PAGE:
Cutting down a few cells and reducing battery range is all it takes to slash the price of a car by nearly $4,000, apparently. Tesla has recently released a Mid Range Model 3 for $5,000 before savings and tax credits, and the only thing different between this and the base RWD model that was on sale for $49,000 is the battery capacity.

The company has also quietly pulled down the FSD (full self-driving) package from its online Design Studio, prompting speculation that there could be a problem with consumers regarding that particular option. “Causing too much confusion” was all Musk said in a tweet earlier this week.

The promoted pricing of $30,700 is the maximum possible savings, of course, and even that might not be realistic. Tesla recently said that orders placed after October 15 weren’t guaranteed to be shipped until 2019. If that’s true, then people who order this model won’t get the full $7,500 tax rebate: they’d only get half, or $3,750. However, the company has also confirmed that this particular model, the Mid Range Model 3, has a delivery time of about 6 to 10 weeks, which puts it at the fag end of the year.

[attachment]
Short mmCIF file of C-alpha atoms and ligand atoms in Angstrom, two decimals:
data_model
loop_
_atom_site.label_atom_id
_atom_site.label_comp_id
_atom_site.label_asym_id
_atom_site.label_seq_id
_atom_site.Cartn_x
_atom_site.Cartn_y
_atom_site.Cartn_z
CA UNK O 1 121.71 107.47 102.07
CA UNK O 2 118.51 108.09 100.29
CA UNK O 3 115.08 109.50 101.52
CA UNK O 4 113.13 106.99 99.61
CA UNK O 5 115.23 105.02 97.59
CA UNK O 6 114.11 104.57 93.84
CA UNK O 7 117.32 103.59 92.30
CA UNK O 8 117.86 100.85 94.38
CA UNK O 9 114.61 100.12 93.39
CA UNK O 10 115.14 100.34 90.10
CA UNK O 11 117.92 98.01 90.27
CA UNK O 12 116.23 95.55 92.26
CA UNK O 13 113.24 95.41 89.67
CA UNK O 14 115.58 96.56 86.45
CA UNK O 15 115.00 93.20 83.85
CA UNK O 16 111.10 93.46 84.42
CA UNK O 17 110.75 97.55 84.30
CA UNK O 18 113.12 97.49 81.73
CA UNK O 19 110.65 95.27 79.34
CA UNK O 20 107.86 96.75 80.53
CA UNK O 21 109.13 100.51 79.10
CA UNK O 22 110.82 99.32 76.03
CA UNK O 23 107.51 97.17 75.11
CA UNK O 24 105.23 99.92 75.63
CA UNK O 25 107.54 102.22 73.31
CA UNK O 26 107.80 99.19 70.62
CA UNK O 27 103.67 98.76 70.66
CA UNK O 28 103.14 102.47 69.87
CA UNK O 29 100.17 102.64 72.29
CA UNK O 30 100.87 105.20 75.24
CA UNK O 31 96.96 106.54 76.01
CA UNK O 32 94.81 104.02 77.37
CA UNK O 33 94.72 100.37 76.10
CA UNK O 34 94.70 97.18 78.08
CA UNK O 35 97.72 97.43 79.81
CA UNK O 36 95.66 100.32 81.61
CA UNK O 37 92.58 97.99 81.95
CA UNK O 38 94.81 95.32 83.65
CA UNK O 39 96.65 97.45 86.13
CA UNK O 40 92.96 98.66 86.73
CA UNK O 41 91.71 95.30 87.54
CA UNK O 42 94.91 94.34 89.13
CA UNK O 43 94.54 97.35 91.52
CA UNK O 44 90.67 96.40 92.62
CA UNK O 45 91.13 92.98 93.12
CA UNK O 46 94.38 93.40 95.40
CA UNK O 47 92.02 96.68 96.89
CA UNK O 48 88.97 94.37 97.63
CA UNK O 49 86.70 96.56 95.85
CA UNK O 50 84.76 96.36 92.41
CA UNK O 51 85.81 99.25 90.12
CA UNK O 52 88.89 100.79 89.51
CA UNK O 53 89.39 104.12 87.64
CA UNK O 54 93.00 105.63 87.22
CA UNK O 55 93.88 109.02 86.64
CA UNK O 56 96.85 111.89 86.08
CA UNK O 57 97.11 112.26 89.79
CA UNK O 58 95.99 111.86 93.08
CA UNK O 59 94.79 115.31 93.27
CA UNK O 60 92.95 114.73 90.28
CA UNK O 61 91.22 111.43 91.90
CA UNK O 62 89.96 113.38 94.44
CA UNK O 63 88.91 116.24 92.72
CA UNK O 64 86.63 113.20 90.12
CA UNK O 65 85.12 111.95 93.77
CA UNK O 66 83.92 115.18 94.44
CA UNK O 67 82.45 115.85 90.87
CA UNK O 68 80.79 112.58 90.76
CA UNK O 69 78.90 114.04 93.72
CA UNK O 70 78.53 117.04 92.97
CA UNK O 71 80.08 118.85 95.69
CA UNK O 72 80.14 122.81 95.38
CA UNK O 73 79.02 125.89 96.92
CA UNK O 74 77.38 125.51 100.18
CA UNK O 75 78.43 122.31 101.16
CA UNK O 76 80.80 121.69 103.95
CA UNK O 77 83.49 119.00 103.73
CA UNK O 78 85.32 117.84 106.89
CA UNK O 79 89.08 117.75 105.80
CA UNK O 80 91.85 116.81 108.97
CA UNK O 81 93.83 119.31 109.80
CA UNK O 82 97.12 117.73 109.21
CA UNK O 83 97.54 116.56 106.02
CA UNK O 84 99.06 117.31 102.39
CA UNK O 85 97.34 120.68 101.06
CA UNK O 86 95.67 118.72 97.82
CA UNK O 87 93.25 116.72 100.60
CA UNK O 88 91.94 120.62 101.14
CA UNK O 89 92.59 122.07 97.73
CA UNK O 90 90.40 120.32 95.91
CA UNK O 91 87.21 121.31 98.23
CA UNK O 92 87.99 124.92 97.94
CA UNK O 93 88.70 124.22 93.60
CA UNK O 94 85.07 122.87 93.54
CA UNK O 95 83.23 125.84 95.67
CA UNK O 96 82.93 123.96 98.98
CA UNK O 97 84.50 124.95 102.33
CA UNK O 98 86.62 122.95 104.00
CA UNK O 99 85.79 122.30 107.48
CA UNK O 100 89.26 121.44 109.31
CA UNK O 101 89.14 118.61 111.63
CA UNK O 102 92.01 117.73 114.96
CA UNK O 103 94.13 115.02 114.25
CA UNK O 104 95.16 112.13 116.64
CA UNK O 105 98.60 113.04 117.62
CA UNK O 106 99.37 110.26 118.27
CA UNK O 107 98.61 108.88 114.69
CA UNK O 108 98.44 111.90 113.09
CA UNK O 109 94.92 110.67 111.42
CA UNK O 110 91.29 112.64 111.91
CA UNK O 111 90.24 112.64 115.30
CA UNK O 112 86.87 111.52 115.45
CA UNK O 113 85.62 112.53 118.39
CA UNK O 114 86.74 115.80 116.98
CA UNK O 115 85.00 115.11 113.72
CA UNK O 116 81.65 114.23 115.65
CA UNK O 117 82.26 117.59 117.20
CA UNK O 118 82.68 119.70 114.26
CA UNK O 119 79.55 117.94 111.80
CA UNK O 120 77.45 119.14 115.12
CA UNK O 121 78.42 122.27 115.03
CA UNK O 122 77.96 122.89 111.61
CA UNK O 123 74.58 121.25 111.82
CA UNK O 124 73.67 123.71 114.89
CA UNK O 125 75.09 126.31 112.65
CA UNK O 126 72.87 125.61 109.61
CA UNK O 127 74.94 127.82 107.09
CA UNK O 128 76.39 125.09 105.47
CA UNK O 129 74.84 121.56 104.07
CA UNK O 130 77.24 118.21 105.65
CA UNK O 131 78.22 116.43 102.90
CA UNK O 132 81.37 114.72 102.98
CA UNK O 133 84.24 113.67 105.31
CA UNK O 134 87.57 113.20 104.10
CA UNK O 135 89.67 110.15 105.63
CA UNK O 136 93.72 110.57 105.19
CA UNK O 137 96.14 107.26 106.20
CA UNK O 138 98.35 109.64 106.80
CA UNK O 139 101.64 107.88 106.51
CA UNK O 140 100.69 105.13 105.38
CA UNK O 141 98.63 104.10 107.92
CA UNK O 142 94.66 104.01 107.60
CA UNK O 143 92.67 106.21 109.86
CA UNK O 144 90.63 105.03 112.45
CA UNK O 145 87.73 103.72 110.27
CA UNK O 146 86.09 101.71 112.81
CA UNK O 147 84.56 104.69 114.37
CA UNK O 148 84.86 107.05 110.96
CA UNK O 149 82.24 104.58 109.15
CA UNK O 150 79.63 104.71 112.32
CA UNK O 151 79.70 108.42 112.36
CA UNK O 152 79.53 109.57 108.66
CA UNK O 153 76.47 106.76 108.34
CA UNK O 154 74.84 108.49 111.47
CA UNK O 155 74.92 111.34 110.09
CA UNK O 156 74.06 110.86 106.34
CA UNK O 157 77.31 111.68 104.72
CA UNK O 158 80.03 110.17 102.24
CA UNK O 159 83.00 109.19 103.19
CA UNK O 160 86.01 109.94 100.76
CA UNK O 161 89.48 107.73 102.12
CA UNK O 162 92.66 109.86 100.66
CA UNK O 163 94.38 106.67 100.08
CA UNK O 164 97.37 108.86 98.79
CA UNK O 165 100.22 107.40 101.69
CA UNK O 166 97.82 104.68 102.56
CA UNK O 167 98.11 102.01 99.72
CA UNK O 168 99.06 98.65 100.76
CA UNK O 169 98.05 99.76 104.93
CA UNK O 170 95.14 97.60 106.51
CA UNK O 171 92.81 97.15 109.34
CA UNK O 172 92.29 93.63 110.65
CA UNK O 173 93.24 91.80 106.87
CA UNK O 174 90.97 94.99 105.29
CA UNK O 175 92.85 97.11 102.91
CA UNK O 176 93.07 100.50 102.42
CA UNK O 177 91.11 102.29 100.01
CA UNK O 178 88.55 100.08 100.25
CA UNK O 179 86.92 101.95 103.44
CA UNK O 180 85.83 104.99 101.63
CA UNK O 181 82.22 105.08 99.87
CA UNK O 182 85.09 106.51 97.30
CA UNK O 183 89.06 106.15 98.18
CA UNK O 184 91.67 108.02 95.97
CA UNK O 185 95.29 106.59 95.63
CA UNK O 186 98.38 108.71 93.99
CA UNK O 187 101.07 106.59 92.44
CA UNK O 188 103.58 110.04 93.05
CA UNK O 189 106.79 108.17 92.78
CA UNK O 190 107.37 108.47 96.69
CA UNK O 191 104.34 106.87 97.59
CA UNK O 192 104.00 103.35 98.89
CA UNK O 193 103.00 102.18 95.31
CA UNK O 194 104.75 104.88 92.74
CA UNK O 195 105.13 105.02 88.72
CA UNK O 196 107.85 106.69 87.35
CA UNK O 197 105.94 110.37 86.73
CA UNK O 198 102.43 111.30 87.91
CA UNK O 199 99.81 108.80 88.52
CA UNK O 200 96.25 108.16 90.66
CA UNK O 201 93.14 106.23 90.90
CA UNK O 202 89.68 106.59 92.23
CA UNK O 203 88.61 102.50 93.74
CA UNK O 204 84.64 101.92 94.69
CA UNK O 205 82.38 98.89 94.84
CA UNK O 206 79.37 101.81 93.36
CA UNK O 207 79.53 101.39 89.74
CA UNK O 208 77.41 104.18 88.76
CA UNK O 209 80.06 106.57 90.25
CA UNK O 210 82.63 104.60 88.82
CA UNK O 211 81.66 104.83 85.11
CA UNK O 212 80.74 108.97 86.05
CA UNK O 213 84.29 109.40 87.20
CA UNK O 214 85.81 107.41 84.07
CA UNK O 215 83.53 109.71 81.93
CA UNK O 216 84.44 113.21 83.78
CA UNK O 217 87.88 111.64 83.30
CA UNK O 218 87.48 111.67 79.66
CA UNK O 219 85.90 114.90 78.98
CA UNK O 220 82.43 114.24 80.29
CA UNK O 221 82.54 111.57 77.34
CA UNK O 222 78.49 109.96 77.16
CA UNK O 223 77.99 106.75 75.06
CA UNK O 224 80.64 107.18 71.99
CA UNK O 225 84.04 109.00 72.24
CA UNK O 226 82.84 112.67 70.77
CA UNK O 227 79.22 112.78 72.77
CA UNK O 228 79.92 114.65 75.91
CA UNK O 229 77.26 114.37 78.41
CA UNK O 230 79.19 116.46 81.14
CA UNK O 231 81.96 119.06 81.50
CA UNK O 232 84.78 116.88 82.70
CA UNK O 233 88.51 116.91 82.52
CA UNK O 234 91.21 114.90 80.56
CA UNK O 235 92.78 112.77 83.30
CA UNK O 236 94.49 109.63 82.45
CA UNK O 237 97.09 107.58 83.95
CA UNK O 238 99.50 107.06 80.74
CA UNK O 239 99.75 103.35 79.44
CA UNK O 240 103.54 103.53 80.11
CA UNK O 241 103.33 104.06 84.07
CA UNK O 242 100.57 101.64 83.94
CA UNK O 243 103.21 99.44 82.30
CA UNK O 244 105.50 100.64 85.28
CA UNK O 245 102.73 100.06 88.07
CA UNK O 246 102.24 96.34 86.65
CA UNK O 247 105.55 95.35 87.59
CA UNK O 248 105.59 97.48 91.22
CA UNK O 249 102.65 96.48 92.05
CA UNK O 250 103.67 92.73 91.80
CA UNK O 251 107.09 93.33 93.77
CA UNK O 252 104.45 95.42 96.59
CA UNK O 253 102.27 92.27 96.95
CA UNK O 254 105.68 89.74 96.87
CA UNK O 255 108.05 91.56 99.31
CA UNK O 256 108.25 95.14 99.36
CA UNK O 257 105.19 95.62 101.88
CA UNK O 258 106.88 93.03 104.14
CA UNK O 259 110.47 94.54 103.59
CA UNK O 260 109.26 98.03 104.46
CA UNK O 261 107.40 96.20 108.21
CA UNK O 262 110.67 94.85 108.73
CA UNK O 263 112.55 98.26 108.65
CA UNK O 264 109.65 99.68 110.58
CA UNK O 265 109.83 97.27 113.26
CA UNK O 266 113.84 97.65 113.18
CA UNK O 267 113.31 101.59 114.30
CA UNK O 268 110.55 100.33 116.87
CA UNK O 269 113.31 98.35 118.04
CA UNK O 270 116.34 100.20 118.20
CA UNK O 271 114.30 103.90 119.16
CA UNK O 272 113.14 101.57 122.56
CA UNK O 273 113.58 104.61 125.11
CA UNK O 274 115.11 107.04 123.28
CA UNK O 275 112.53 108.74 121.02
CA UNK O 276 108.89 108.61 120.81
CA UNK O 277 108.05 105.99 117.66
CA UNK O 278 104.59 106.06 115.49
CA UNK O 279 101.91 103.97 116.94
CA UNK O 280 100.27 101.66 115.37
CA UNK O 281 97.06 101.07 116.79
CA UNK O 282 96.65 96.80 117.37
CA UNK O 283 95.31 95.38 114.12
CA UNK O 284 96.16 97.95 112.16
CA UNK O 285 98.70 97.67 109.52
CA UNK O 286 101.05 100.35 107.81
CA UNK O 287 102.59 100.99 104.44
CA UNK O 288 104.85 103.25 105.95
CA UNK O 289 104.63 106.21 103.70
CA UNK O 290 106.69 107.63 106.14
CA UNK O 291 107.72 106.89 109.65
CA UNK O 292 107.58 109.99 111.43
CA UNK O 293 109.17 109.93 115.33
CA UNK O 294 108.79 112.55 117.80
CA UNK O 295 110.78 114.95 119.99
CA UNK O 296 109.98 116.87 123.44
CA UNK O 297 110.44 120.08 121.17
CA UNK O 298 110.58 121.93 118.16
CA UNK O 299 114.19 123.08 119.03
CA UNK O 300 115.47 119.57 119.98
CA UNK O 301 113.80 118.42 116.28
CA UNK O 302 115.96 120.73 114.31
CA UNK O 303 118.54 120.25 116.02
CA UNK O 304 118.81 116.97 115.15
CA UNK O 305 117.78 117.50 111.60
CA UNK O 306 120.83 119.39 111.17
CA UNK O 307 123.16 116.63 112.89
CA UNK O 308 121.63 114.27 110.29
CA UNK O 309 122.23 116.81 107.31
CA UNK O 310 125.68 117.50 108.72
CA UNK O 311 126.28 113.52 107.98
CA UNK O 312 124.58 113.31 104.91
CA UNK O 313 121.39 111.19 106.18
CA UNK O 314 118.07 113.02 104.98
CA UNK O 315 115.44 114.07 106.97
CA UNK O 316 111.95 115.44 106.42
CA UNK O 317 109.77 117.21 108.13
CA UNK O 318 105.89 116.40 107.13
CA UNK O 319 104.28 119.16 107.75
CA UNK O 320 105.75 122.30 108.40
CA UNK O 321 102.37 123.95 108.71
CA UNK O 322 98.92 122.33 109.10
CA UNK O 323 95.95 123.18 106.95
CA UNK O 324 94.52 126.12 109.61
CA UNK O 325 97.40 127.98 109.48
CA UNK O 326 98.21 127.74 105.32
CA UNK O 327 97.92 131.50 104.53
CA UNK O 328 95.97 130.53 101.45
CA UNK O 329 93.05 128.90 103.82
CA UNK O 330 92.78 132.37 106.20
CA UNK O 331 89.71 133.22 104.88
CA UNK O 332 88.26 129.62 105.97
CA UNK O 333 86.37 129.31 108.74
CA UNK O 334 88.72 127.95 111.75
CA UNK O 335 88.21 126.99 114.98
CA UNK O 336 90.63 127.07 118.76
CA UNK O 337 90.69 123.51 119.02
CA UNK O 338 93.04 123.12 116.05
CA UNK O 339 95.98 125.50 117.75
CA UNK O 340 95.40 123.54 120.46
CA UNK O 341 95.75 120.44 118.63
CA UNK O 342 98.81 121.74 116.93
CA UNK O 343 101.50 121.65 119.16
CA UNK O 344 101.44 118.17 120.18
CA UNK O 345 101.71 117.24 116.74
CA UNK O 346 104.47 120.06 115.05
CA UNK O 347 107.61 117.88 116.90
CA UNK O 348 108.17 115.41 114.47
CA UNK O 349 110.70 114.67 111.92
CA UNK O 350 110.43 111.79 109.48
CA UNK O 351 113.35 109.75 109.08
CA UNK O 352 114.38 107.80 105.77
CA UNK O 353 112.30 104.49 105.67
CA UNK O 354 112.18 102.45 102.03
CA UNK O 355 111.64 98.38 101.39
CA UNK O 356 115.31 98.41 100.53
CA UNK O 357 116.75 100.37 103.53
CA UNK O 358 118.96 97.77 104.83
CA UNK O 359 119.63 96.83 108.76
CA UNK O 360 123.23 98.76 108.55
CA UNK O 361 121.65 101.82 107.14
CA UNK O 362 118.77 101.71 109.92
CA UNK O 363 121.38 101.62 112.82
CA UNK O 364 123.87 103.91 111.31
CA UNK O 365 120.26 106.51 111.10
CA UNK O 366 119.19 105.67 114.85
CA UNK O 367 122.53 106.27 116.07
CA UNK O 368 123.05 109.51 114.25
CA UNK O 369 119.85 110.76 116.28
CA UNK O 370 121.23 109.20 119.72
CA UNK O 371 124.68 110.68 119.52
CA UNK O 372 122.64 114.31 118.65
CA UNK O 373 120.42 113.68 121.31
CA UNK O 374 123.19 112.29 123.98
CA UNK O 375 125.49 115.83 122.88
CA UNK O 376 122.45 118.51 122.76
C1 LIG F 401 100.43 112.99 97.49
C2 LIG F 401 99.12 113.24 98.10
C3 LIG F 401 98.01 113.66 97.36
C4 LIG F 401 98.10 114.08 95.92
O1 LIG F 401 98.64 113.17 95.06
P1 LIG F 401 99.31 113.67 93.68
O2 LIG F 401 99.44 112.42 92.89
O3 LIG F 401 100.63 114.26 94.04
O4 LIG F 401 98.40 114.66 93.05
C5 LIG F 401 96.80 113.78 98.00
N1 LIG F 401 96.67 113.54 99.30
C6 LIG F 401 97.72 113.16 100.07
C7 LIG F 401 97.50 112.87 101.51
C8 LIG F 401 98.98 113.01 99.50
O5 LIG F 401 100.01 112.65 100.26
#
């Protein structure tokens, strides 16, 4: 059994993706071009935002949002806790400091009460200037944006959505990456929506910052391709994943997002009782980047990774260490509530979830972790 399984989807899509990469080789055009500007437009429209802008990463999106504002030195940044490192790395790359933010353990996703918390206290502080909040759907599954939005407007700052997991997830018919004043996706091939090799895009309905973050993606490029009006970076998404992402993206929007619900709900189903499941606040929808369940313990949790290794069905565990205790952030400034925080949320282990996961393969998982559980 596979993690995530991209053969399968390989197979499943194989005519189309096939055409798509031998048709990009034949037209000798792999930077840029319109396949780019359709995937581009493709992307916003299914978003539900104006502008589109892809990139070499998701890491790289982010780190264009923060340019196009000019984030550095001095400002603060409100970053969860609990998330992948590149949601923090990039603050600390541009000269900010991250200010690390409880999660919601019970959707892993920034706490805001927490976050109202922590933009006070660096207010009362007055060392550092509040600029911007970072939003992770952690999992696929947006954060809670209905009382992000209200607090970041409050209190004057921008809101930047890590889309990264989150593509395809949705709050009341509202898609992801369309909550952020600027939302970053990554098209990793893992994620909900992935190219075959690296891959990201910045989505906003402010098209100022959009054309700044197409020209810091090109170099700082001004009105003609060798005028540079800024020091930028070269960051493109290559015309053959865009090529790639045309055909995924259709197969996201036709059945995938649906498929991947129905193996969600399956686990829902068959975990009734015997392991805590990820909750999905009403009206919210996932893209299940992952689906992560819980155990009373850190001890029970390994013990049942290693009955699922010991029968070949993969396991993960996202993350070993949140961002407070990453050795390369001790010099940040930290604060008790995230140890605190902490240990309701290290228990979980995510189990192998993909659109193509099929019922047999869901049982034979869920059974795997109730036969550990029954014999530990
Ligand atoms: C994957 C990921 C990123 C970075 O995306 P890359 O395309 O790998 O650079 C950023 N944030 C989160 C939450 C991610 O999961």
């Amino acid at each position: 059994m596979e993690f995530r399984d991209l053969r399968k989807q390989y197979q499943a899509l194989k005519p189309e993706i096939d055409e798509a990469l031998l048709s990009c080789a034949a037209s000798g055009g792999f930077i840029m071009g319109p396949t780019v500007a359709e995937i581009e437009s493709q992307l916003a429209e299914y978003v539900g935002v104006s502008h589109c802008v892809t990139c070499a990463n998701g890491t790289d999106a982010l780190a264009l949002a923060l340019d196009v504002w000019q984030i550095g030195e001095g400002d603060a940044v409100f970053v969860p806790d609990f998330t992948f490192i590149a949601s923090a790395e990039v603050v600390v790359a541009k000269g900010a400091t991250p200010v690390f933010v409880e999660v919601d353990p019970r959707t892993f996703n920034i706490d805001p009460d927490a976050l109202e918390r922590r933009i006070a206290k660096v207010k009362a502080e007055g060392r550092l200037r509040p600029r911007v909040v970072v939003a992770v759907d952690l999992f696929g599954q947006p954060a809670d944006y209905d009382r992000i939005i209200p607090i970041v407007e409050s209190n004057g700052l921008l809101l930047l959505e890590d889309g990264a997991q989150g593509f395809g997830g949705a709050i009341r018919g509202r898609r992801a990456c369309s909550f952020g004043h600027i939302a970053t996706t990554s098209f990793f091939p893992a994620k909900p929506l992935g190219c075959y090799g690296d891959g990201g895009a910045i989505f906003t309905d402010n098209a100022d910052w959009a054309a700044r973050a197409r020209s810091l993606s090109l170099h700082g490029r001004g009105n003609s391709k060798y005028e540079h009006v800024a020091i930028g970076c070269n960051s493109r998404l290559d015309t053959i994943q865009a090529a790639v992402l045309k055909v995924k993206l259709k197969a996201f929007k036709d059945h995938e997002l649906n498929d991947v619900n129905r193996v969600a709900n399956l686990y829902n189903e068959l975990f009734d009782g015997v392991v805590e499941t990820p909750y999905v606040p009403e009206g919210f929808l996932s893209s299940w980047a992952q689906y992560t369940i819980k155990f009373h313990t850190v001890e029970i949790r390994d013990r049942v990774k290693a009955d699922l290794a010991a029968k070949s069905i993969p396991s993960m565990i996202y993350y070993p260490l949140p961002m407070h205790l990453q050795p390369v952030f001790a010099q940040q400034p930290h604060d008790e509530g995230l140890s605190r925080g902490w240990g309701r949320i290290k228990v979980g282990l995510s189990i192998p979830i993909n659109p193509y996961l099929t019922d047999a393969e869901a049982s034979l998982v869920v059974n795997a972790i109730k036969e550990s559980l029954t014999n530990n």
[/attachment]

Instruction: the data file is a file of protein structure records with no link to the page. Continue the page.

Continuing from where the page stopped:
Meanwhile, the 260-mile range on the new variant should be enough for most city users to get from Point A to Point B. In addition, the constantly growing Supercharger network means intercity or cross-country travel will no longer cause range anxiety for low-range EVs. That’s why Tesla is able to cut a big chunk out of the cost by reducing the number of cells in the battery pack.

It’s very likely that the reason for the Mid Range model is that most customers were gravitating towards the AWD and Performance editions, anyway. With low demand for the RWD being a potential problem, Tesla made a call and decided to cut the price even further to create a distinct category with a clear price advantage over the Long Range models. Smart move, but it remains to be seen how effective it will be in terms of generating additional demand.

The big question now is when the Standard Range Model 3 will be available at the long-ago promised price of $35,000 without considering gas savings and rebates. The best estimate is May 2018, but Tesla has to be able to get at least 10,000 Model 3s out the door every week for at least a few weeks before that can happen.

It’s a good sign that they’ve settled into a nice 5,000 cars a week cadence over the past three weeks or so, but that has to be doubled before Tesla can launch overseas and start planning the release of a $35,000 Model 3. They could do it right now, but it would likely put the car’s range at under 200 miles, a line that Tesla won’t want to slide back to after achieving tremendous range capabilities on other models.

As such, it’s a delicate balance of market dynamics and production capabilities, but we’re confident that prices are going to keep coming down until Tesla can reach out to the true mass market with cars in the $25,000 to $30,000 range that comprises some of the best selling cars in America, including the Camry and Corolla from Toyota, and the Accord and Civic from Honda.